"Aw, hey, it was nothing," said Karr as she kissed him on the cheek. Karr blushed a decent red--something Dean had never seen him do. "Saved you a trip to the police station. Come on, Charlie; you owe me a coffee from the last time you backed me up. Better make it breakfast," he added, starting to walk from the alley. "I just worked up an appetite."
"Let me treat you," said the girl.
"Sorry," said Dean. "We, uh, we have to talk business."
"Business before pleasure," said Karr. He laughed--Tommy Karr always laughed--and waved at her. "Forget about it."
"Well, at least tell me your name."
"Kjartan Magnor-Karr," said Karr. "But you can call me Tommy."
"The name's a long story. But it's easier to say than Kjartan, right?"
"I'm Deidre Clancy."
"Great. See ya around," said Karr. He jumped back into motion, trotting out into the street to hail an approaching black cab.
"That was an extremely foolish thing to do," hissed the voice in Dean's head as he and Karr settled into the back of the cab. The voice belonged to Marie Telach, who was the supervisor in what was known as "the Art Room," a high-tech situation room and information center at the headquarters of the National Security Agency in Fort Meade, Maryland. The Art Room connected field operatives such as Dean and Karr with the full range of NSA resources, including satellite data and real-time code breaking, to use the layman's term for cryptography. Dean and Karr were part of the small cadre of agents who worked for the Desk Three covert operations group, generally known by its codeword designation "Deep Black"--assuming, of course, that it was known at all.
Deep Black had been designed to bring the agency's technological edge to covert operations, and it certainly did that. Some of its gadgets bordered on science fiction. To take one example: while the communications system that the agents used had actually been perfected in the early 1990s, it was still at least a generation beyond the systems used by even the most advanced security teams, eschewing traditional earbuds for chip sets implanted near the ear. While there were some technical limitations with the coverage, a system of satellites kept them in instant contact throughout most of the Northern Hemisphere and agood portion of the Southern. The system included a wireless microphone, antenna, and controls integrated with the agent's clothes, usually in his belt.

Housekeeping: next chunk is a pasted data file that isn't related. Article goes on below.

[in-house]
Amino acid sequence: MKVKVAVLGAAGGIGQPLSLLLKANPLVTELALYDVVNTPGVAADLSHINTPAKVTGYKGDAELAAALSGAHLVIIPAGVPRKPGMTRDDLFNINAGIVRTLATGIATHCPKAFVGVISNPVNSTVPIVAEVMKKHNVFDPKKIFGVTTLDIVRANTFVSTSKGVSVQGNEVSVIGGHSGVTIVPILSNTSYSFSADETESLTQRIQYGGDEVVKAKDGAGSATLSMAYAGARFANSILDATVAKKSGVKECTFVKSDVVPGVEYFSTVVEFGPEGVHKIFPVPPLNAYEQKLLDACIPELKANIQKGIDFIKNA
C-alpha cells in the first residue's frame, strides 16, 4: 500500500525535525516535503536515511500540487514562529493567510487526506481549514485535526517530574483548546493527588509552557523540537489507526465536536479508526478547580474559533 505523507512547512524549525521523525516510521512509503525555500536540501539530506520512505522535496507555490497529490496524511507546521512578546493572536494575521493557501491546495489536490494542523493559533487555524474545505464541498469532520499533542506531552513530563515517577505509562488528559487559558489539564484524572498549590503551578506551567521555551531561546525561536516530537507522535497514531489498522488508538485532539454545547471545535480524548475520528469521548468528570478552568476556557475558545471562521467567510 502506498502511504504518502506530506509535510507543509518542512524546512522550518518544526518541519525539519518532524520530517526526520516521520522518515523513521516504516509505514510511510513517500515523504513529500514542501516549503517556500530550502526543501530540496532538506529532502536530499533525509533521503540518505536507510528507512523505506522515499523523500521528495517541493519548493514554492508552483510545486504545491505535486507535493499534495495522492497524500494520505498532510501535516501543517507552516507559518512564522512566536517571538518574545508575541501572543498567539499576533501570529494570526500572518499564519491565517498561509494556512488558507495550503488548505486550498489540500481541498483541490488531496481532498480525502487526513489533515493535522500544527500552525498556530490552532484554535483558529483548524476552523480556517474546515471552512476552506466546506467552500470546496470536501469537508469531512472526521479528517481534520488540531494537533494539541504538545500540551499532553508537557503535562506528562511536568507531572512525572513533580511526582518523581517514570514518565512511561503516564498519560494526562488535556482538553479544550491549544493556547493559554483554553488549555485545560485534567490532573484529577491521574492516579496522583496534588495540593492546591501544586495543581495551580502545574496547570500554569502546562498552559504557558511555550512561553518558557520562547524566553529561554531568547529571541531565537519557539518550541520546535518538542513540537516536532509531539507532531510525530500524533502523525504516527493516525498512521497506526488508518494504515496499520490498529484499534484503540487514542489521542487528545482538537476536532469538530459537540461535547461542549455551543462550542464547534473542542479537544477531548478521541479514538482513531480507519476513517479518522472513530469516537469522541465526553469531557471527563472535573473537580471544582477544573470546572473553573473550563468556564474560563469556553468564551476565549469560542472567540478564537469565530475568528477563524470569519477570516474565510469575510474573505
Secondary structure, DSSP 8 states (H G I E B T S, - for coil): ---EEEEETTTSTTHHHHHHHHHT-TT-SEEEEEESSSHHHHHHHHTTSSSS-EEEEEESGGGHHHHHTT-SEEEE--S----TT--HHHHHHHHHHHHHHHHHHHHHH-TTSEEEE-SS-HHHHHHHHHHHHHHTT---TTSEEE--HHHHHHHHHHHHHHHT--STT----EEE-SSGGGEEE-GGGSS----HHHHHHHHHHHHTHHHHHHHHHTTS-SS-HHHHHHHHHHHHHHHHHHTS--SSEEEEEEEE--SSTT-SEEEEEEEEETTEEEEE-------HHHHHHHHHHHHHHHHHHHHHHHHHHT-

Dean, a relative newcomer to Deep Black and by far the oldest field operative, was somewhat dubious about the technology. The communications system might allow the Art Room to supply an agent with up-to-the-moment intelligence all right, but it also let the people there interfere with what was going on. Telach's job was to supervise the specialists on duty in the Art Room, including the "runner" who fed information to the team during a mission. But Telach tended to act as if she controlled the field ops as well. Dean, who had seen the results of "input" from headquarters during the final days of the Vietnam War, bristled at the idea that someone in a bunker several thousand miles away had a better idea of what to do than he did.
Karr, however, was used to Telach hounding him. He handled her as he handled nearly everything--with a joke.
"Hey, Mom," he said aloud. "What's up?"
"Don't give me one of your routines, Karr. You're lucky Mr. Rubens wasn't here. He'd've read you the riot act."
"What, he took off again? I thought he worked twenty-four /seven."
"I'm not in the mood for your smart-aleck answers today, Tommy. It's still pretty early back here. Now let's stick to the game plan from now on."
"Yeah, sure. The game plan was breakfast, right?"
Dean looked at the cabbie in the rearview mirror. If he thought his passengers were "crackers," he kept the proverbial cabbie's silence about it.
"Breakfast?" Karr asked Dean.
"Good for me."
"We have time, right? The meeting hasn't been changed?"
"It's still at two," said Telach tersely.
"Well, there you go," said Karr.
"Tommy, I realize this is a routine assignment, but please, stick to the game plan from now on. Get breakfast, then takea quick look at the park and play tourist for a few hours. Don't chase any more purse snatchers."
"Shepherd's pie would hit the spot," said Karr. "Can you get that this early?"
"I'll settle for some coffee," said Dean as the cabdriver finally glanced in the mirror to see what the crazy conversation was about.
Copyright © 2004 by Stephen Coonts.